Usually, when I begin a piece, I’m envisioning some combination of colors. I’ll have a vague notion of what I want the painting to look like, but often that will change as I get more deeply into it.
My technique involves applying oil paint to canvas or panel with various tools—palette knives, squeegees and bondo spreaders—then blending and refining with brushes. I often feel that I am discovering the painting as I paint it. Some of my favorite pieces are the ones that surprise me the most.
It is my good fortune to live in a place of great natural beauty that provides me with a never-ending source of inspiration. Though my paintings are mostly abstract, they express my deep feelings for nature.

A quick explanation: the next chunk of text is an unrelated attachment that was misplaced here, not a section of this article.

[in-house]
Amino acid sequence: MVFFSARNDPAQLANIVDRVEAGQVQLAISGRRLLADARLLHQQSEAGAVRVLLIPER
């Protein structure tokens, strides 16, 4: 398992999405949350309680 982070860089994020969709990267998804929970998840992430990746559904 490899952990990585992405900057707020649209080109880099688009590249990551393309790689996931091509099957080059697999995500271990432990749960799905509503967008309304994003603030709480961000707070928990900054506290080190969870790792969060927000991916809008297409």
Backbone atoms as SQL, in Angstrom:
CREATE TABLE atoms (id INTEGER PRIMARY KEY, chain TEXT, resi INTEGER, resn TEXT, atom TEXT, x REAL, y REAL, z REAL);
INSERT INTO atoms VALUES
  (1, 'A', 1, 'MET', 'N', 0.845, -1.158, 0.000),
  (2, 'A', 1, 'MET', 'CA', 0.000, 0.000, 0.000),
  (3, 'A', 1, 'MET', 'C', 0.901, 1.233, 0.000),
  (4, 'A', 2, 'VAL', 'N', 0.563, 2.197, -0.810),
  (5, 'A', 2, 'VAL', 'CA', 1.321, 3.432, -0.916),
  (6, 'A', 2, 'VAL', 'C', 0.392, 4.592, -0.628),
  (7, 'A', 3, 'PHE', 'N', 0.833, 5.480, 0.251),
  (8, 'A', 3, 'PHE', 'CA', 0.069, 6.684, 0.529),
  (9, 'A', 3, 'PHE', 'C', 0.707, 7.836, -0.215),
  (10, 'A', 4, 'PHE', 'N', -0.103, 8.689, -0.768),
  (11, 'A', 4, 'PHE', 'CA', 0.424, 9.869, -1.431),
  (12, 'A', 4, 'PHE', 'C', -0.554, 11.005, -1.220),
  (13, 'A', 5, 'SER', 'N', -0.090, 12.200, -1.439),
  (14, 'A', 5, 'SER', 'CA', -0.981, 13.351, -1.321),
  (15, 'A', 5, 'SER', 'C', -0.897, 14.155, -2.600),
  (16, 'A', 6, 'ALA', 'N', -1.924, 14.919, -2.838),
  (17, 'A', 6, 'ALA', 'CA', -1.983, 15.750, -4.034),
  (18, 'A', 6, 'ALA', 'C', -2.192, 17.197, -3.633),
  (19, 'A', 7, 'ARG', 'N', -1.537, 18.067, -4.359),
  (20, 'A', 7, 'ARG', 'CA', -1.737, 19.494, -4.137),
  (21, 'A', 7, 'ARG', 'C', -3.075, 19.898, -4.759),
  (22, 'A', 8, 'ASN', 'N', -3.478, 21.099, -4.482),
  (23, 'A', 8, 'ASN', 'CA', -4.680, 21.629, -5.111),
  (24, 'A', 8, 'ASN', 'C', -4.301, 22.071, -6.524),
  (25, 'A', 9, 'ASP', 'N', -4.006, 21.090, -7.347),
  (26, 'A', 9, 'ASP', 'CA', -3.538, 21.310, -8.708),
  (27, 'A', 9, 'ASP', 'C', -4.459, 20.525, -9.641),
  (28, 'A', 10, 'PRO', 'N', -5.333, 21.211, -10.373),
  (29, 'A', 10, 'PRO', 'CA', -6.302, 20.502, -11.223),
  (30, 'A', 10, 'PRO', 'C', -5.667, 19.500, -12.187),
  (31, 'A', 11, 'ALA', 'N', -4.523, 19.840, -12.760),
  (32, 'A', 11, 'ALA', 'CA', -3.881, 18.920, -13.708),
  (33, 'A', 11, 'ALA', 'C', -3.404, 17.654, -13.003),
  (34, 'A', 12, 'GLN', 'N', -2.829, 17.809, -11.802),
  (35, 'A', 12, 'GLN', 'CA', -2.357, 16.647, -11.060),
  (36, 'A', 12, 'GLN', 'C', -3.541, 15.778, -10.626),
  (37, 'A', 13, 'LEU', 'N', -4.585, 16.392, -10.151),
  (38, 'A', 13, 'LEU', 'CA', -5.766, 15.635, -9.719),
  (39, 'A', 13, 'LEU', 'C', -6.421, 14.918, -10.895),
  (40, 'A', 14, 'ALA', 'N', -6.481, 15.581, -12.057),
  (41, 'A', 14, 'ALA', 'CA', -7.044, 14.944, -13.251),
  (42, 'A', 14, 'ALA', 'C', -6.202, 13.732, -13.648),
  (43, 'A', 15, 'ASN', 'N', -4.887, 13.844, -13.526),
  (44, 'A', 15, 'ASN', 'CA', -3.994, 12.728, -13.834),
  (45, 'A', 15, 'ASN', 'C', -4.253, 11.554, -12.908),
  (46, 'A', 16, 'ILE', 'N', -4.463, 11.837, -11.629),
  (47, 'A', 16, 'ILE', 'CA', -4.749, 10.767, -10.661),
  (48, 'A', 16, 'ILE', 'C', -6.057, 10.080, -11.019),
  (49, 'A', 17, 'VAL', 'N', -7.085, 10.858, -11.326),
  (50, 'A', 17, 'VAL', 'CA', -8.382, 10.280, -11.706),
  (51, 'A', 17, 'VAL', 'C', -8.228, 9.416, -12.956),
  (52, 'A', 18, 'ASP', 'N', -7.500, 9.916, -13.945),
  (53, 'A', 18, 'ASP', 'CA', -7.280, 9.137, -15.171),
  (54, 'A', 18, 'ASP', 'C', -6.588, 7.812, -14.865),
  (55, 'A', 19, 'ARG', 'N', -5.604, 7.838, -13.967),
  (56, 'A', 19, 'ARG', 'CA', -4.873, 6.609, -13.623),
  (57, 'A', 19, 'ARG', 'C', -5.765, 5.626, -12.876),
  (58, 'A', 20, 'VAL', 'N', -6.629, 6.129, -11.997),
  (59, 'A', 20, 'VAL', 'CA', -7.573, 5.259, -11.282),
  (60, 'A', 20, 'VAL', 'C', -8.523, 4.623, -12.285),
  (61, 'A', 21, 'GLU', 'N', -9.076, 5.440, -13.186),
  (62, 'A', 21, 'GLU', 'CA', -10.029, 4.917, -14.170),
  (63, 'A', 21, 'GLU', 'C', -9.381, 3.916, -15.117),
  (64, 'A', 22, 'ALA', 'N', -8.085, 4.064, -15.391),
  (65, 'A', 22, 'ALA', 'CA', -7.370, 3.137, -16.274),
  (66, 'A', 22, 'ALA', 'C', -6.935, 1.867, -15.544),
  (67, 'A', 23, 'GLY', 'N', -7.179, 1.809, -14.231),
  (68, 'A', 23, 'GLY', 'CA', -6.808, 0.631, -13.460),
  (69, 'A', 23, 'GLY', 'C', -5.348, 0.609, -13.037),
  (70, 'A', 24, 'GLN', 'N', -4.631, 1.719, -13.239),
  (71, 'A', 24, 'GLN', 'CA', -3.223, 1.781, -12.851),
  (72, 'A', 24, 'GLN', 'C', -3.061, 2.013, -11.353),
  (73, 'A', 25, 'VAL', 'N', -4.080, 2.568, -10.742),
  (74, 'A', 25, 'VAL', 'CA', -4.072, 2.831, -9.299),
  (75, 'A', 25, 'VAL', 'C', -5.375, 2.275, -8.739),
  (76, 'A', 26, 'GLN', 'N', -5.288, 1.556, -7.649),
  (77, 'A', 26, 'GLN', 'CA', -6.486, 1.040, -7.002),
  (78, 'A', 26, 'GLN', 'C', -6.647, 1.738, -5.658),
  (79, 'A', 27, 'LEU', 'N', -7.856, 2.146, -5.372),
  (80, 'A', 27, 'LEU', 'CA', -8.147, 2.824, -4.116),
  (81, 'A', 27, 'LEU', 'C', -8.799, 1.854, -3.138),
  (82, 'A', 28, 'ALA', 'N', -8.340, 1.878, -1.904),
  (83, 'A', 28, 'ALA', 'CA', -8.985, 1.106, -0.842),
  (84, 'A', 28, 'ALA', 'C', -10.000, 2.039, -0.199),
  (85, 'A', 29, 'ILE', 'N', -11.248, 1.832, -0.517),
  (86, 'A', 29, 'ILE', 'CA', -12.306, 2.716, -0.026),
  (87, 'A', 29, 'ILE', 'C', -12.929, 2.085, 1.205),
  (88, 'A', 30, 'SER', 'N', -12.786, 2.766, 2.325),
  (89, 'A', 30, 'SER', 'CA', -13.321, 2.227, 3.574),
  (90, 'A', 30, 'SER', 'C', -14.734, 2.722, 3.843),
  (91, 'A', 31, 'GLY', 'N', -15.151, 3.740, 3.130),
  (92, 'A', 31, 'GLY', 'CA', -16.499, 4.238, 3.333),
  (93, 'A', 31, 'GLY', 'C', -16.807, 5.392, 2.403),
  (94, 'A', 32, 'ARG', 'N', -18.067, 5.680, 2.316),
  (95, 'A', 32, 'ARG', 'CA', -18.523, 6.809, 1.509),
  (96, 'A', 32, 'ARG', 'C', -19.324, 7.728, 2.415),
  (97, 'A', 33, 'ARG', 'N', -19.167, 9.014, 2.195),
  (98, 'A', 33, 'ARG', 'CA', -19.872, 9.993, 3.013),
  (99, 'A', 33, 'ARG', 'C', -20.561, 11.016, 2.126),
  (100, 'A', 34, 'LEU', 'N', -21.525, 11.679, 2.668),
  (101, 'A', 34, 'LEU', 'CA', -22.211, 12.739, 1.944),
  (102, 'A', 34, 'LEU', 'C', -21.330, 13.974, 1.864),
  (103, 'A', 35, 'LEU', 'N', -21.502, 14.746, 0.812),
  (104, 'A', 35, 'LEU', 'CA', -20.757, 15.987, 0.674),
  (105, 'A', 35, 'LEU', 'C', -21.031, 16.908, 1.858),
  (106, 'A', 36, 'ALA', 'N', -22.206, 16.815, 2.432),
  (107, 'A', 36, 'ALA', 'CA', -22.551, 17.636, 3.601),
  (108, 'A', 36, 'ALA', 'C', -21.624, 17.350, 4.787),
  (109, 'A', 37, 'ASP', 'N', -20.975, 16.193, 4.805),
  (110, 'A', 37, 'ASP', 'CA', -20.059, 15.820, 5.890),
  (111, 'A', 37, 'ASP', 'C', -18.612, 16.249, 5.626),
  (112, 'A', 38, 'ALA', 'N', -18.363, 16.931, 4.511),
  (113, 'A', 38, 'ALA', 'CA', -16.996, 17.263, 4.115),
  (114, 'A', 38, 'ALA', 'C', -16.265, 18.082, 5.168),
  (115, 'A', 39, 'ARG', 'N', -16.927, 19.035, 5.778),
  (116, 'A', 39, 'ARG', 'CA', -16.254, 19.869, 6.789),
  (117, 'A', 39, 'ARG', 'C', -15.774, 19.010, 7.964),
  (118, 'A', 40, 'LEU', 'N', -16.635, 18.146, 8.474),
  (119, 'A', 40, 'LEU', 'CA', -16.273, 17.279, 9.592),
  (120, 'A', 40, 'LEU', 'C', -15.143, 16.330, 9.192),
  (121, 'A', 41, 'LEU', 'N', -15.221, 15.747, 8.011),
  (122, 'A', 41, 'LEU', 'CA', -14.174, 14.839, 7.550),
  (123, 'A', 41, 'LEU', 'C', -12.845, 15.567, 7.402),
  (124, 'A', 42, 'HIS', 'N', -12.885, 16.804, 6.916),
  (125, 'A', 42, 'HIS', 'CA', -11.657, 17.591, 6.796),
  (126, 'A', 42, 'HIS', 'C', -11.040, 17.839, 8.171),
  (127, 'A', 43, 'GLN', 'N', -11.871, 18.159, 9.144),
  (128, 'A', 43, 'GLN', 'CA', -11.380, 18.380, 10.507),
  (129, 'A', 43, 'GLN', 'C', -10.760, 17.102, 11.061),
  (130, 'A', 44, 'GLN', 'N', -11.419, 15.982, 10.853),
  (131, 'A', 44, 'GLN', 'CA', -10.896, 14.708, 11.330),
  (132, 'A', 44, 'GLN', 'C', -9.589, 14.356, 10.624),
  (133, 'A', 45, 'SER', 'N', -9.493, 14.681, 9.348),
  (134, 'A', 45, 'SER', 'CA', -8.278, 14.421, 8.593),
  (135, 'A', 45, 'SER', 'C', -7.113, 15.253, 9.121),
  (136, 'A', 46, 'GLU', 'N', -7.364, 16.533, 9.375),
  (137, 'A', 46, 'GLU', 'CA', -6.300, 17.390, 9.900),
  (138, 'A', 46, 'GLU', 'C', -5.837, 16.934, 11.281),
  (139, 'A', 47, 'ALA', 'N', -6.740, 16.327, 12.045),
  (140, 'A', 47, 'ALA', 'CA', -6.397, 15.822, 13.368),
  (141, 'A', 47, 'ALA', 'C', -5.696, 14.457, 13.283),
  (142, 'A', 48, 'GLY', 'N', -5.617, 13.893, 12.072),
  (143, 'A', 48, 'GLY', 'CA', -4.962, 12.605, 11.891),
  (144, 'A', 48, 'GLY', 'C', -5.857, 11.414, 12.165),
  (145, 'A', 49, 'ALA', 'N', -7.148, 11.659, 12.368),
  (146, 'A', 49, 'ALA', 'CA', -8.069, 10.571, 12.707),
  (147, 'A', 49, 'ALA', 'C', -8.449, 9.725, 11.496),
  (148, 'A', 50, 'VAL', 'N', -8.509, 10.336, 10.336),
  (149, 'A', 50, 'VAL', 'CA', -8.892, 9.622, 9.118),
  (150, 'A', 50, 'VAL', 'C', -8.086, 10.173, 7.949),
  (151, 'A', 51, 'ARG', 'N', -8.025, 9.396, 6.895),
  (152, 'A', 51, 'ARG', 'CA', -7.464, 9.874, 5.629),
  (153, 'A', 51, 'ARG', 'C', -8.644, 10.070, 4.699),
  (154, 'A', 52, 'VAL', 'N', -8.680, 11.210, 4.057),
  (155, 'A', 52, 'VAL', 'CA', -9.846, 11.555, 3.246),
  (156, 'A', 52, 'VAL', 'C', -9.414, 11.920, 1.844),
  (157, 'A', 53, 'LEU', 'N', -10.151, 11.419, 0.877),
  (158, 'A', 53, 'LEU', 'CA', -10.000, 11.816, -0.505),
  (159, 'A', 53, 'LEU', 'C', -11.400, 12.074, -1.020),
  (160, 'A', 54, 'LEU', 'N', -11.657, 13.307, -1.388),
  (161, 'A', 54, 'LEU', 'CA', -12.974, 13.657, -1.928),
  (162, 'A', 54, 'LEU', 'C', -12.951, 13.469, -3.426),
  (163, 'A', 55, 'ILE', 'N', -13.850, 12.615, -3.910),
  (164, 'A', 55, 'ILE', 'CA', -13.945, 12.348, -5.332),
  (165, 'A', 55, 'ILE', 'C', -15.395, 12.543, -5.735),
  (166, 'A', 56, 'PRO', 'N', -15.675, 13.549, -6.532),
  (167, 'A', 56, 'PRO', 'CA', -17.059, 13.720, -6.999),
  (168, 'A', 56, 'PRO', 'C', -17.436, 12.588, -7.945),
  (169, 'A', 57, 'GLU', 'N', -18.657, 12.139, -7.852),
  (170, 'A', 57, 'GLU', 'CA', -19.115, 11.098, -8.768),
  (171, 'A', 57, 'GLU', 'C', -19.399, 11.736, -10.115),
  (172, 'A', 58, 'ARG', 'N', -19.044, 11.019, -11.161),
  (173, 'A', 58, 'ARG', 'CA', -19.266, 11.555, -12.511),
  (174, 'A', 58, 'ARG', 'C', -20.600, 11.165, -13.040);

To me, a painting is successful if people can connect to it emotionally. I love it when visitors to my studio tell me what they see in my work, especially if it’s something that I hadn’t thought of. I think of my paintings as visual poetry or music, creating an emotional environment into which the viewer brings his or her own experience.
My goal as an artist is to create work that is contemplative, that invites the viewer to look beyond the surface of the world and experience its mysteries.